I’m impressed with the power of belief. I’m talking about what happens when you believe in a person.
I have had different mentors and people I looked up to. Those who believed in me had a significant opportunity to impact me. Those who signaled doubt tended not to have very much positive influence.
A relationship really changes as soon as you say, “I’m not sure about you.”
The lesson for me is to believe in the people I want to influence. Even if they are not where I think they should be now, I need to cultivate a real optimism for their future. Then I have potential to shape that future.
We went to the Hutchinson Mall on Saturday in pursuit of some work boots. Despite the sort of tomb-like feel to the place, there was a man, perhaps in his 50s, sitting non-excitedly on a bench. It looked as if perhaps he was waiting for someone in a nearby store.
As I entered I considered whether I should talk to him. As I exited he was still there. I walked past him. I stood there and considered whether I should go back and talk to him. We had a supper appointment and more shopping to do yet. We didn’t have much extra time. Was the Spirit saying I should talk to him? My wife was waiting for me.
Bottom line, I’d rather not. Conditions need to be perfect in order for me to witness.
Today in church the visiting pastor talked about how that prior knowledge makes him less receptive. He said that on things he knows nothing about he is very open and receptive. By contrast, he is less receptive when he believes himself to already be knowledgeable on the topic.
I found his comments to be insightful. Ironically, as he launched into the main topic of the sermon, I did what he had warned about. I really didn’t pay very close attention to what he said, in part because of active toddlers, and partly because I felt I already knew a good deal about his topic.
I wonder if this dynamic might play into witnessing in the Bible Belt. People already know Christianity, so they feel little interest in learning about it. This is just a theory at this point.
Scenario 1: Skepticism
TJ goes up to some college kids that were just chilling.
TJ says, “Can I ask you an interesting question? What do you think happens to people after they die?
They just looked at him for a bit without saying anything. One gal says, “How high are you?”
TJ says, “What’s wrong? You don’t usually get asked that question?”
Scenario 2: Disappointment
Another time TJ goes up to some college kids. He tells them he’s doing a survey. Then he asks them,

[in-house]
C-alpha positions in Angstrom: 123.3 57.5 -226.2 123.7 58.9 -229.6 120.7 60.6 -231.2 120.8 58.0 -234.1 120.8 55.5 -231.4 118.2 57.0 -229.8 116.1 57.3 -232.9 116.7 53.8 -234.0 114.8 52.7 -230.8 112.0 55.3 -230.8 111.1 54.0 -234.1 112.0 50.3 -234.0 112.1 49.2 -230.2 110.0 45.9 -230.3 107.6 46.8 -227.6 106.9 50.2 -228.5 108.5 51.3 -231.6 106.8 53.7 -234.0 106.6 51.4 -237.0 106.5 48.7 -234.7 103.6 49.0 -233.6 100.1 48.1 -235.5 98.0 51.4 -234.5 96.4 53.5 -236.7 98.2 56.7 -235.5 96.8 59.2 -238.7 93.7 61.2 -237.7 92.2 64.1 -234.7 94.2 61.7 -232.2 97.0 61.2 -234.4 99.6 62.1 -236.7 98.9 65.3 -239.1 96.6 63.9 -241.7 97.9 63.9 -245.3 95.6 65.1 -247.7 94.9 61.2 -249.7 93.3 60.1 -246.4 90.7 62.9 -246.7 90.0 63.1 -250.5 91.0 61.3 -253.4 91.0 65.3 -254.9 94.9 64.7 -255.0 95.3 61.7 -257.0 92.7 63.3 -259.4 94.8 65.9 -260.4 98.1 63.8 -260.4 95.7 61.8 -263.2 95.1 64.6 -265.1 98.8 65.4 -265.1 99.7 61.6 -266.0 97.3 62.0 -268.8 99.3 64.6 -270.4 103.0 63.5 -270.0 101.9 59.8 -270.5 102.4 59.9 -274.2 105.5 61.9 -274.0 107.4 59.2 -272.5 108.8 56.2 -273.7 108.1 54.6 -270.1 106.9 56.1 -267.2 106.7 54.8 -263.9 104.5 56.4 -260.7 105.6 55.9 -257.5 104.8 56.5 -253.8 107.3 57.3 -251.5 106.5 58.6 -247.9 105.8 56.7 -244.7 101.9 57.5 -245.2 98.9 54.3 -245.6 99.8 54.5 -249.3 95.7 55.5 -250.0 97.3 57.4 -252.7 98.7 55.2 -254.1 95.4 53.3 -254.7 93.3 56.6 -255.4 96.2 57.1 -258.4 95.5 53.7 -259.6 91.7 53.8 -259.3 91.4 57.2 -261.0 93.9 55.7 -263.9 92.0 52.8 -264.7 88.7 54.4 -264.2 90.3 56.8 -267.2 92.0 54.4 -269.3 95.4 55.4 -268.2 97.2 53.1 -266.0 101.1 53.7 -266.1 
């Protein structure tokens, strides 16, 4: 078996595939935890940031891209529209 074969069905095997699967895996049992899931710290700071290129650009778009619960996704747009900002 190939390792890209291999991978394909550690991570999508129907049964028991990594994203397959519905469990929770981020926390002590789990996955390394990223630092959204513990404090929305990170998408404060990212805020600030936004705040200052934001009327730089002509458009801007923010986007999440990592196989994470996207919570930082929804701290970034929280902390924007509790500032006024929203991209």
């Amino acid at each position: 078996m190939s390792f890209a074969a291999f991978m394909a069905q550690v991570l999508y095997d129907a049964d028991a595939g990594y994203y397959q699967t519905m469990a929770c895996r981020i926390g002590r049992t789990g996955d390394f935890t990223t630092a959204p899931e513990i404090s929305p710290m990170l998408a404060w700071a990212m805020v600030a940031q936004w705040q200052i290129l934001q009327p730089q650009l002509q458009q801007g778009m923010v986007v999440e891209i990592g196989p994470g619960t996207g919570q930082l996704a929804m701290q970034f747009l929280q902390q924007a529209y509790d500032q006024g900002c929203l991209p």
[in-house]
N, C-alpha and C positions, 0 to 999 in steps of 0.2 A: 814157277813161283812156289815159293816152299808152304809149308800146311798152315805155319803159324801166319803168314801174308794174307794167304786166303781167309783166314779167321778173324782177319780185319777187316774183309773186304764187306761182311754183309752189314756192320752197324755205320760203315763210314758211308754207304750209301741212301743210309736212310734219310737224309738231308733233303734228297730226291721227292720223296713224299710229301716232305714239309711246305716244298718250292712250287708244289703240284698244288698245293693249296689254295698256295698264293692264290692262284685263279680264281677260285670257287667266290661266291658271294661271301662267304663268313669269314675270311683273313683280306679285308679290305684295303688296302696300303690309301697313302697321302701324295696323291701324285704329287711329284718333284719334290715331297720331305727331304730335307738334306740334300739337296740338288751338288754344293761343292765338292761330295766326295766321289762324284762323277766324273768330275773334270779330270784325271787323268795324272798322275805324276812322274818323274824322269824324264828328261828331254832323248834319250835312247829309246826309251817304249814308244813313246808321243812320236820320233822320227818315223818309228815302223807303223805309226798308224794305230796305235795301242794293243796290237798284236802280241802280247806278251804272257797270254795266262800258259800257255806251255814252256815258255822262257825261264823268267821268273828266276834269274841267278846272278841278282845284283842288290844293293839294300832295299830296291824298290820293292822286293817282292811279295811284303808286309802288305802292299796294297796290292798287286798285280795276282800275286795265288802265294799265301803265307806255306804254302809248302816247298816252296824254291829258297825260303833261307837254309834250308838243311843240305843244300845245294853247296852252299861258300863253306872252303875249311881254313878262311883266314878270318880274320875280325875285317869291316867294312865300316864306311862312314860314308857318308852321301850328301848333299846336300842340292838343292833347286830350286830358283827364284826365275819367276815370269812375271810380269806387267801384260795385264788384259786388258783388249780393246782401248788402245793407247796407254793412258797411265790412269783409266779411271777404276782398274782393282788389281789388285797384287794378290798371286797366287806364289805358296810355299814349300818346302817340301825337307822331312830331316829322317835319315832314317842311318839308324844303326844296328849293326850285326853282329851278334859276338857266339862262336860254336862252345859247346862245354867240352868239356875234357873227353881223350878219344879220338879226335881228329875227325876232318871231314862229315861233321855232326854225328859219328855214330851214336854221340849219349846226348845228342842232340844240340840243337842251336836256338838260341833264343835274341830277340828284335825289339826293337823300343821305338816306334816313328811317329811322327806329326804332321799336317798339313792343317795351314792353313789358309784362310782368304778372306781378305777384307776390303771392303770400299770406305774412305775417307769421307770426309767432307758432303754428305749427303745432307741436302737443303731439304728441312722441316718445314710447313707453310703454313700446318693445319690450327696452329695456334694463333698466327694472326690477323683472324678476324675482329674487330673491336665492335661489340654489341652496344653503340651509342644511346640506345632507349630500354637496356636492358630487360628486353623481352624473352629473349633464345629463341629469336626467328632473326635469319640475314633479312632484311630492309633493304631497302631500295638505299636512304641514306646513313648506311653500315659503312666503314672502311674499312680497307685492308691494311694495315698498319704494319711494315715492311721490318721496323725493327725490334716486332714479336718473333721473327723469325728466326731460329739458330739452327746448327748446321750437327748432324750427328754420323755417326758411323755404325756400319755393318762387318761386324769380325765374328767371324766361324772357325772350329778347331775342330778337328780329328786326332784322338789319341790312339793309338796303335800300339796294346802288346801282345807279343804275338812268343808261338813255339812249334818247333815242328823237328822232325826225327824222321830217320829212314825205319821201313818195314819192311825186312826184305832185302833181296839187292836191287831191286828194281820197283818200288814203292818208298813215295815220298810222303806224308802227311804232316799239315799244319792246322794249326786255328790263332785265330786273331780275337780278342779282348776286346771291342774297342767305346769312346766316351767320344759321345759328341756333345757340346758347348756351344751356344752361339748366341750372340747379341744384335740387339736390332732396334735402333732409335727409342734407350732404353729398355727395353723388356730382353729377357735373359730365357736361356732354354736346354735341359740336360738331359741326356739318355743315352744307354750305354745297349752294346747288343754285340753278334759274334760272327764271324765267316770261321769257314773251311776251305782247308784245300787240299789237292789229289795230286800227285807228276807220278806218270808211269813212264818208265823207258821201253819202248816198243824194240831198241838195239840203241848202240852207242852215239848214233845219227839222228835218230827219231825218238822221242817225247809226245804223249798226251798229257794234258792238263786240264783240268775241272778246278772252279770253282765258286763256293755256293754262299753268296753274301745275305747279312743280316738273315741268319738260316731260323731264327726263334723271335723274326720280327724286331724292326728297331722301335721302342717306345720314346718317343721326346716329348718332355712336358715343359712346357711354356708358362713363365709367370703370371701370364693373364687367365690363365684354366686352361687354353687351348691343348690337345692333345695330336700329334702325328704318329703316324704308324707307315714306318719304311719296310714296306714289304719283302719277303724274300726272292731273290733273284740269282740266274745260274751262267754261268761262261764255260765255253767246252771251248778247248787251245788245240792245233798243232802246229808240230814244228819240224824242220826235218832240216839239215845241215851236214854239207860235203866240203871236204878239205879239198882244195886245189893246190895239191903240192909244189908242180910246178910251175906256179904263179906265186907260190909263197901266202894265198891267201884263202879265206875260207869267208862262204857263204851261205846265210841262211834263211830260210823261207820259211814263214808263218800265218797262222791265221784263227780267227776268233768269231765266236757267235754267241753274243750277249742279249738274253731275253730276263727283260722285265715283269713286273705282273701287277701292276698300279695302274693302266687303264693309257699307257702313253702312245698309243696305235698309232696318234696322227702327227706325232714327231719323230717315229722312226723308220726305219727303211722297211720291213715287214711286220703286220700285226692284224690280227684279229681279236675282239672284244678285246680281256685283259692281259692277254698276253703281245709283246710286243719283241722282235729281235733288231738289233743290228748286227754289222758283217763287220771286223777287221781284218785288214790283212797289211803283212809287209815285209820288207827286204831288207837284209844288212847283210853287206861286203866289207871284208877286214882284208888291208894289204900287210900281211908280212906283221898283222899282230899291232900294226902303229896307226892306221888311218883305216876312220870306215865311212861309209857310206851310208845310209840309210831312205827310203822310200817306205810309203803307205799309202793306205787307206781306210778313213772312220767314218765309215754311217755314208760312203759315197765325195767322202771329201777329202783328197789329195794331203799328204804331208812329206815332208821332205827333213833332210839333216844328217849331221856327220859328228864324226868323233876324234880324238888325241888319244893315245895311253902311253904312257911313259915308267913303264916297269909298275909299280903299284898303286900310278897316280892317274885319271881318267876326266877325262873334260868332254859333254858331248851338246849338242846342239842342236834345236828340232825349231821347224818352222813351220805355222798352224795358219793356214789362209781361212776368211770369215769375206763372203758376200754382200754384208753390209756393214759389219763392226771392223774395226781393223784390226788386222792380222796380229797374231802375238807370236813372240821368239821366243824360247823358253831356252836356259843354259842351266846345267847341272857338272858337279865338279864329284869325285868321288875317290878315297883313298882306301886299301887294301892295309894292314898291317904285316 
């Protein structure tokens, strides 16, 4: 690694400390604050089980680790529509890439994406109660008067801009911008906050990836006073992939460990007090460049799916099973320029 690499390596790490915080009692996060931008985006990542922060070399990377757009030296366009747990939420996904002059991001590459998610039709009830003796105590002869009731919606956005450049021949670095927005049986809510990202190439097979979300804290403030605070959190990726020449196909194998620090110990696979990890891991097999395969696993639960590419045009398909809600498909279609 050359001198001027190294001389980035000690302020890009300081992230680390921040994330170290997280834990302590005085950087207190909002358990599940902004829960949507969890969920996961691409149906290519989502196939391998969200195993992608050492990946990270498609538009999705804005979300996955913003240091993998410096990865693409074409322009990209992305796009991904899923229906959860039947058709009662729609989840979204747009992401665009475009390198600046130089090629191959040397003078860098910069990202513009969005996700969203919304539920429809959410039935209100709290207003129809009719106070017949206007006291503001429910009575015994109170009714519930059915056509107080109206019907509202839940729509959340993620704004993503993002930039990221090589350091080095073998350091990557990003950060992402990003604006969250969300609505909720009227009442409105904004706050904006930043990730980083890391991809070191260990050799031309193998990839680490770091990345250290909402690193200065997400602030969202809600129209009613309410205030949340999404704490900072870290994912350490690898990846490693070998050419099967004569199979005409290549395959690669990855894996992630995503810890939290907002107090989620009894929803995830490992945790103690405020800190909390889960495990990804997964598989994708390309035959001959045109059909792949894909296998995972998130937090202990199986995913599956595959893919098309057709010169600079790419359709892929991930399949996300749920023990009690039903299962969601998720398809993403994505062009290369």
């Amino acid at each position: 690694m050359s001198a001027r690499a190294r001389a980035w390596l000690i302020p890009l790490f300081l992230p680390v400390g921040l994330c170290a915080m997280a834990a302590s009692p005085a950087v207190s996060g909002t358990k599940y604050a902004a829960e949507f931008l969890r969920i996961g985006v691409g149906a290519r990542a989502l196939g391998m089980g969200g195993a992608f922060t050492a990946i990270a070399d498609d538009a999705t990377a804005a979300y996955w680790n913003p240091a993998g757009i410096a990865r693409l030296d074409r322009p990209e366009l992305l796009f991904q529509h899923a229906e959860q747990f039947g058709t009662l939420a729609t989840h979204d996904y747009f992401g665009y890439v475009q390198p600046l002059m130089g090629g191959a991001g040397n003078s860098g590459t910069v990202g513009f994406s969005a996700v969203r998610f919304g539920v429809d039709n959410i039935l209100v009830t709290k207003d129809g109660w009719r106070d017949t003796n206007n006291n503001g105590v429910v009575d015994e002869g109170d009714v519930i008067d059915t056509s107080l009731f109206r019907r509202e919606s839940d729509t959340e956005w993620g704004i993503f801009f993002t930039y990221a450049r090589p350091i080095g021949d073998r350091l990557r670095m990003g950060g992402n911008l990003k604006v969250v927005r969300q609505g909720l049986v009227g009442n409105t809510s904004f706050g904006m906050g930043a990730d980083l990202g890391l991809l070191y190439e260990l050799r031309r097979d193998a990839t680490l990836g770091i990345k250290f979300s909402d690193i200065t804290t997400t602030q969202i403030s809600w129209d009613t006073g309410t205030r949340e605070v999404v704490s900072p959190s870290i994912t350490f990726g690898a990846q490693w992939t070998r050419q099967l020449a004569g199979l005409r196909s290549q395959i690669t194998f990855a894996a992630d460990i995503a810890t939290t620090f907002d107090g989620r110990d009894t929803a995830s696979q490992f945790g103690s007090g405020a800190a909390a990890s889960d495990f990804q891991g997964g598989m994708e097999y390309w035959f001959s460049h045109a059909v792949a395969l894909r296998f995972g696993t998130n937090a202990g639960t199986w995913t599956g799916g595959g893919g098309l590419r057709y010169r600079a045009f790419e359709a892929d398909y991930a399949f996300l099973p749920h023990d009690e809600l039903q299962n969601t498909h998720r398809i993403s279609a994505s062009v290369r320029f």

“What do you think happens to people after they die?”
An awkward pause ensues. Then one guys says, “I was hopin’ it’d be more down the line of ‘how many of you are wearing socks?’”
TJ says good conversations ensued in both cases. He says its fun because you can’t prepare answers ahead of time.
My advice for you this week? Be more like TJ.
I have now experienced Church Planter’s Institute. One thing CPI didn’t have that the Conklin Business Seminar I attended had, were graduation certificates with a somewhat, dare I say, cheesy graduation ceremony. Score one for CPI.
Before the first session, I estimated that the value would be approximately as follows: 25% information, 25% inspiration, and 50% relationships. I think that was pretty close to right.
It was our first BMA event, so it was cool to meet some of the big wigs as well as people of middle-aged mildness with heart and visionary young bucks who see no reason not to take the world by storm.
On the way home as we were cruising along on I-40, we drove past a couple walking along the road with their bags. Since the back seat on this rare occasion was actually not chock full of car seats, and having just come out of two days of indoctrination, what excuse did I have not to offer help?
The couple, perhaps in their sixties, were quite eager to accept a ride. They were on the way to El Paso, TX to join a carnival. Steve was a little vague and dismissive of his work history. Linda was quite chatty. They were on their 3rd and 4th marriage as I recall, both of them indicating this was their final marriage. They talked about church and generally made it quite clear they saw themselves as Christians. They were talking about the fact that they should get some hats that say, “Jesus Saves”.
At CPI Allan Roth had a workshop called Presenting the Gospel to the Un-Churched, while at the same time [the other] Craig Miller gave a presentation on Presenting the Gospel to the Carnal Christian. I chose to listen to Allan’s presentation. On I-40 as we traveled through AR, my interest in Craig’s topic grew considerably more keen.
What do you do? It seemed this couple thought we were fellow Christians and yet I had no assurance that we’d be occupying the same space in the afterlife. What would Jesus say on the day of reckoning? What would Steve and Linda wish I would have said if we weren’t standing on the same side? I felt awkward. I’m not a confrontational person, unless its the neighbor’s dog. Could I just not say anything? Brother in the Lord or not, didn’t I need to say something?
So as we were parting ways around Fort Smith, I said something like this:
“I’ve done you a favor. Now I want you to do me a favor. Make sure you know what Jesus says about divorce and remarriage. I’m not saying this to pick a fight or make you feel bad. I’m just doing my duty.”
What would you have said?
On the highway to hell, how do you steer a “Christian” towards an exit?
P.S. I did listen to Craig Miller’s talk today, which includes the testimony of a young man who used to be a not-for-real Christian. Definitely recommended.